Paramount Theatre

1501 Broadway,
New York, NY 10036

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Showing 101 - 125 of 502 comments

kencmcintyre on June 2, 2008 at 12:30 pm

OK. I took some pictures, but not worth much now. Thanks.

William on June 2, 2008 at 12:25 pm

That’s right it’s all a re-creation.

kencmcintyre on June 2, 2008 at 12:19 pm

I was in front of the Hard Rock yesterday. If I understand correctly, the marquee is a re-creation and not the original? Also the Paramount lettering on the building?

edblank on May 30, 2008 at 3:41 pm

Thanks for all of the extra information, Warren. I didn’t know enough then to be impressed by the combined Dorsey bands, and I’m guessing Joey Bishop was no more to me than someone who turned up on Ed Sullivan occasionally. I even enjoy knowing what we had trailers of that day.

edblank on May 27, 2008 at 10:45 pm

Do I remember correctly that Frank Sinatra appeared here during the engagement of his “Johnny Concho”? He (oddly enough) co-produced this minor western, which he later dissed on the TV special “Ol' Blue Eyes Is Back."
I saw "Johnny Concho” at the Paramount and vaguely recall Sinatra making a live appearance.
Also caught “The Carpetbaggers” here on a mobbed Saturday night in the summer of 1964.

jflundy on May 25, 2008 at 10:45 am

Great pictures Warren !
Here is a lesser quality image from election night of 1928 showing part of the marquee as well as the Rialto vertical in the distance:
View link

The crowd in the square is there to see the election results as hometown favorite Al Smith was defeated by Herbert Hoover.

ErnieN on May 7, 2008 at 10:18 am

Great picture. I attended that show. Estrogen was rampant.


Ernie Nagy

kencmcintyre on May 2, 2008 at 9:14 pm

This 1944 photo from the NYT may have been posted before. Apologies for any duplication:

Ed Solero
Ed Solero on February 29, 2008 at 7:50 pm

Cooper’s subdued laconic on screen style doesn’t strike me as one that would have effectively translated on stage. I wonder how well it went over in the upper reaches of the Paramount. If his claims of exhaustion are to be believed (and there’s no reason to doubt it), I wonder if he didn’t tucker himself out from having to project to the theatre’s back rows. I can’t make out the details on the ad… does it say how many performances were scheduled for the day?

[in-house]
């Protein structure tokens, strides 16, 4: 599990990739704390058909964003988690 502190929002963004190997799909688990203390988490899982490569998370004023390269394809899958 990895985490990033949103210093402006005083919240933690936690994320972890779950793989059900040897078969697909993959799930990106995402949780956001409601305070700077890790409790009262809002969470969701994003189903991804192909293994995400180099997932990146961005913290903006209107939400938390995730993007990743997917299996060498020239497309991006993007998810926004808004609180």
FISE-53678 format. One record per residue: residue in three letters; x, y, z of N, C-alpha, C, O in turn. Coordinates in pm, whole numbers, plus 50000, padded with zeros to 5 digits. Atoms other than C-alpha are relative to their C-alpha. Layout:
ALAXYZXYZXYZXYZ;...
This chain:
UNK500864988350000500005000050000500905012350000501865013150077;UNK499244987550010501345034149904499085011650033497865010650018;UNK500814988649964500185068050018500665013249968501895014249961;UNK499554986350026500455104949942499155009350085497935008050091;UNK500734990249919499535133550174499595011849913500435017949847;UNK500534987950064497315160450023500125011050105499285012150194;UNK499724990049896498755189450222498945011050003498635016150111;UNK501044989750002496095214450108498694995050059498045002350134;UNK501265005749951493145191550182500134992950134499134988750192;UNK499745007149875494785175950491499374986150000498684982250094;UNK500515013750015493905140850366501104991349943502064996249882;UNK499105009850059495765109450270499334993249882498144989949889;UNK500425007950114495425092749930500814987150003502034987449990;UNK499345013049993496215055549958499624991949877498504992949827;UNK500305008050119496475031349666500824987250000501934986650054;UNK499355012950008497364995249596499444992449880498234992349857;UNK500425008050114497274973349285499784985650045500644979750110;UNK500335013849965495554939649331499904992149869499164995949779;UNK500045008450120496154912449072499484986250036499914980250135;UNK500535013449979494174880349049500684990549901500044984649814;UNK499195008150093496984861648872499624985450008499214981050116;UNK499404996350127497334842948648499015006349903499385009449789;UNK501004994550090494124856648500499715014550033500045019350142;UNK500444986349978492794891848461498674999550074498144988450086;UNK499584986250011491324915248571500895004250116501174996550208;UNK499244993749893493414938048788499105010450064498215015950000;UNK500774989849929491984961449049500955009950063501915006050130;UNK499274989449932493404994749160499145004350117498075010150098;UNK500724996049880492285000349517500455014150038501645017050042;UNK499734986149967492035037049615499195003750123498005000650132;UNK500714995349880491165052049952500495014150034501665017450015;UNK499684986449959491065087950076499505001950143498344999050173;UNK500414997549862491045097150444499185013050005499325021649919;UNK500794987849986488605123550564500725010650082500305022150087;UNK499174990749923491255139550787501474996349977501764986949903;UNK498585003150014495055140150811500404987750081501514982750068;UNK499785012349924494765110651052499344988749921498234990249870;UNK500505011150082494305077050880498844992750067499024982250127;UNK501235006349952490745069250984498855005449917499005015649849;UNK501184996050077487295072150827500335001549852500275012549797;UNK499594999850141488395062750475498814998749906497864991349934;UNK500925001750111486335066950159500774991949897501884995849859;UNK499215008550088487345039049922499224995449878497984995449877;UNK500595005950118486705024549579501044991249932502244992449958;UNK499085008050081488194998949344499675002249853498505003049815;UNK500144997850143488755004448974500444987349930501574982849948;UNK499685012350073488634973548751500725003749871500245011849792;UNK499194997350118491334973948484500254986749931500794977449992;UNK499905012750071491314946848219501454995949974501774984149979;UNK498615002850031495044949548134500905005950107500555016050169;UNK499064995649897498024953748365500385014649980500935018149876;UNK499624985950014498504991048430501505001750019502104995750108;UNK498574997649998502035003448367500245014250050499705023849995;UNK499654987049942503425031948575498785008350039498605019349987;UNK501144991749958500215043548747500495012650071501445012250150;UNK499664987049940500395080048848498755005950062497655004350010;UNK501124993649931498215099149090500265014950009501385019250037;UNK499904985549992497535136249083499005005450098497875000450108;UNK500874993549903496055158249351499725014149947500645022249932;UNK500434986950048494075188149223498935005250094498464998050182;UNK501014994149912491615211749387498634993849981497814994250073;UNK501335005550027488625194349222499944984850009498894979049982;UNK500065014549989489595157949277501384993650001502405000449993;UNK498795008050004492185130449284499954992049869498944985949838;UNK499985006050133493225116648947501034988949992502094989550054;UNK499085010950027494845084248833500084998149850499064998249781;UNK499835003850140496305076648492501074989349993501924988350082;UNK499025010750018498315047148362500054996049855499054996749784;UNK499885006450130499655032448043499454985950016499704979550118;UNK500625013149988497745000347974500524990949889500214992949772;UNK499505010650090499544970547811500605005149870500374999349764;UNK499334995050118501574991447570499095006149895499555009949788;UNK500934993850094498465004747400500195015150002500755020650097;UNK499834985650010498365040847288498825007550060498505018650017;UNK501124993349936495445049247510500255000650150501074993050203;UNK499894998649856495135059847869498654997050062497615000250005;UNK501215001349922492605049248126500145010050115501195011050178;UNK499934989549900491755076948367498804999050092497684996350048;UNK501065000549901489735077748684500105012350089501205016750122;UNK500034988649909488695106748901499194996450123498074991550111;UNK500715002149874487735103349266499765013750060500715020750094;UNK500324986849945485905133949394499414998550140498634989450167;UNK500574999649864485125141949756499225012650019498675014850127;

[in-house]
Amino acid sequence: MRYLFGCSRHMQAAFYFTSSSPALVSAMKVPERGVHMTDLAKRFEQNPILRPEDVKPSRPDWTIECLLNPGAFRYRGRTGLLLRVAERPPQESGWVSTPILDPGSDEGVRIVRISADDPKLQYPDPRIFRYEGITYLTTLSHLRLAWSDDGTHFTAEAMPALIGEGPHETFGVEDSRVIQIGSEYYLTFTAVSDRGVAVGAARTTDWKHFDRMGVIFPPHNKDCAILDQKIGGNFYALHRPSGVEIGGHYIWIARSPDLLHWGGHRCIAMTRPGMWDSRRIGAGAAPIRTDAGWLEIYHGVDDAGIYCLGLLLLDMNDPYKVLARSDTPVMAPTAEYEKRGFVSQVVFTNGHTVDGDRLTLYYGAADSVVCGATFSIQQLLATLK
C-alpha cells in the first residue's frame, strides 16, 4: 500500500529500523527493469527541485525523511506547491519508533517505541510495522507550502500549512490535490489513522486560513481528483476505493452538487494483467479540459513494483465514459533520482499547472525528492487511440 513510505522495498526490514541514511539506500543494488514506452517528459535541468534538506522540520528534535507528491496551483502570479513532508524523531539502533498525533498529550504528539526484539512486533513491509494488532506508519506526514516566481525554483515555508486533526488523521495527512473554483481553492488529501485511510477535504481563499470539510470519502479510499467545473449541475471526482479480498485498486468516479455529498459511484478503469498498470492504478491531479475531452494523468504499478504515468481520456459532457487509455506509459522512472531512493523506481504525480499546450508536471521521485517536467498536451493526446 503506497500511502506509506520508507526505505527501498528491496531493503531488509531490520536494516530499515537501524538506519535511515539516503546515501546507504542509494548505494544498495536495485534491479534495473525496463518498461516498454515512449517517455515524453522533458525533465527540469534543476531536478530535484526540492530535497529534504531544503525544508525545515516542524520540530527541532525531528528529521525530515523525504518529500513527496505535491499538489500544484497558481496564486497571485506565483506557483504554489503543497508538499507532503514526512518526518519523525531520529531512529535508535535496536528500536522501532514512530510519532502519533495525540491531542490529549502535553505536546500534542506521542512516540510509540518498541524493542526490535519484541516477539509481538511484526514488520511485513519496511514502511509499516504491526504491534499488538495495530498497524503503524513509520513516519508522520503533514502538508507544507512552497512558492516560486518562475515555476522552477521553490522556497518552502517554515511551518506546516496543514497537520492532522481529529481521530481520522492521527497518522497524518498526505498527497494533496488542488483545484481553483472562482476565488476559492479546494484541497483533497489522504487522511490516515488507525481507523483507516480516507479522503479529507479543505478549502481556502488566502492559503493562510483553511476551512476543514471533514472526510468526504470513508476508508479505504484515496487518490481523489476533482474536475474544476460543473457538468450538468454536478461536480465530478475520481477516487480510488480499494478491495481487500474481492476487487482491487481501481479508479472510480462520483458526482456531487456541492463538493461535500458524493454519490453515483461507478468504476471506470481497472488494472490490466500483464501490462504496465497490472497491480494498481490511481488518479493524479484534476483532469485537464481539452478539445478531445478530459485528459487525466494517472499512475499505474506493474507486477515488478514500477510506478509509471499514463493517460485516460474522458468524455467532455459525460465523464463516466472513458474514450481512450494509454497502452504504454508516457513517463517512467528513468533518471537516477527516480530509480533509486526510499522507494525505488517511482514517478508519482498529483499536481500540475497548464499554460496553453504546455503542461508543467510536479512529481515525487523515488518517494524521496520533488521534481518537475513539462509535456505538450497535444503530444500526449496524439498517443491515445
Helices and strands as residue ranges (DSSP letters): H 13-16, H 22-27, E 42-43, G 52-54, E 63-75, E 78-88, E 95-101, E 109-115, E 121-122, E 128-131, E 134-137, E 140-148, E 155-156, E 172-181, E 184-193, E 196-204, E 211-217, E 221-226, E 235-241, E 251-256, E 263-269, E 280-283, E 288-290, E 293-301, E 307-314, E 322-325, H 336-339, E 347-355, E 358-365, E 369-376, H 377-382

Al Alvarez
Al Alvarez on January 10, 2008 at 8:04 am

I suspect that since Hollywood was producing so many pro-Soviet films during the war at the government’s request, it was a worthy investment at the time.

SPearce on January 9, 2008 at 10:52 pm

In my May 10, 1946 copy of the NYC edition of the (Communist) Daily Worker are some select movie ads (obviously not all theaters in NYC advertised in this newspaper), including one for Paramount Times Square indicating:

Paramount Presents Alan Ladd, Veronica Lake, William Bendix in “The Blue Dahlia” A George Marshall Production, Doors open 8:30 a.m., then a musical note separating columns and on the right side of the ad:

In Person DUKE ELLINGTON and his Orchestra, Stump & Stumpy, Extra The Mills Bros. (This is the show I would have wanted to see.)

I look at this historically as someone then determined it was worthwhile to run this ad for this show in the Communist Daily newspaper. If it wasn’t for the content, then perhaps management had a vested interest.

Al Alvarez
Al Alvarez on January 4, 2008 at 2:43 pm

The engagement was three weeks but it was hampered by a weak film title (Columbia admitted it was expecting Sinatra to bring in the crowds) and missing dates when Sinatra developed laryngitis shortly after opening.

Ed Solero
Ed Solero on January 4, 2008 at 12:49 pm

I’ve read that those Capitol Theatre shows drew disappointing attendance. As I indicated above, Sinatra saw his popularity tail-off around this time and I’m curious as to just how well (or poorly) these shows at the Capitol were received by the public. Do you have any B.O. figures, Warren?

JohnMLauter on January 3, 2008 at 8:31 pm

Sonnyboy—the war ended in 1945, some men like my uncle stayed in Germany as occupation troops, but my Father came back home in 1945, his tour of duty having been satisfied as the war had ended. He was in the service from 1942-1945, and that was about the normal duration of service. Was your father a career man?

sonnyboy on January 3, 2008 at 7:45 pm

Fantastic. I think we may have it. My parents are going through their memory banks to see if it was Benny G or Johnny L with that extra added attraction: Young Blue Eyes.

Personally, I’d rather have been at the Benny Goodman, Jack Benny show.

And I am going to buy Pete Hamill’s book to make sure we know just who’s horse head it was.

Thanks all. I believe the investigation is being erased from the board.

Al Alvarez
Al Alvarez on January 1, 2008 at 10:17 pm

PARAMOUNT December 30, 1942-January, 1943
BENNY GOODMAN and his Orchestra
Extra added attraction! Frank Sinatra
January 26 at 6pm only – Extra! JACK BENNY

PARAMOUNT January 27, 1943- February 23, 1943
JOHNNY LONG and his orchestra
Extra added attraction! Frank Sinatra

JohnMLauter on January 1, 2008 at 9:08 pm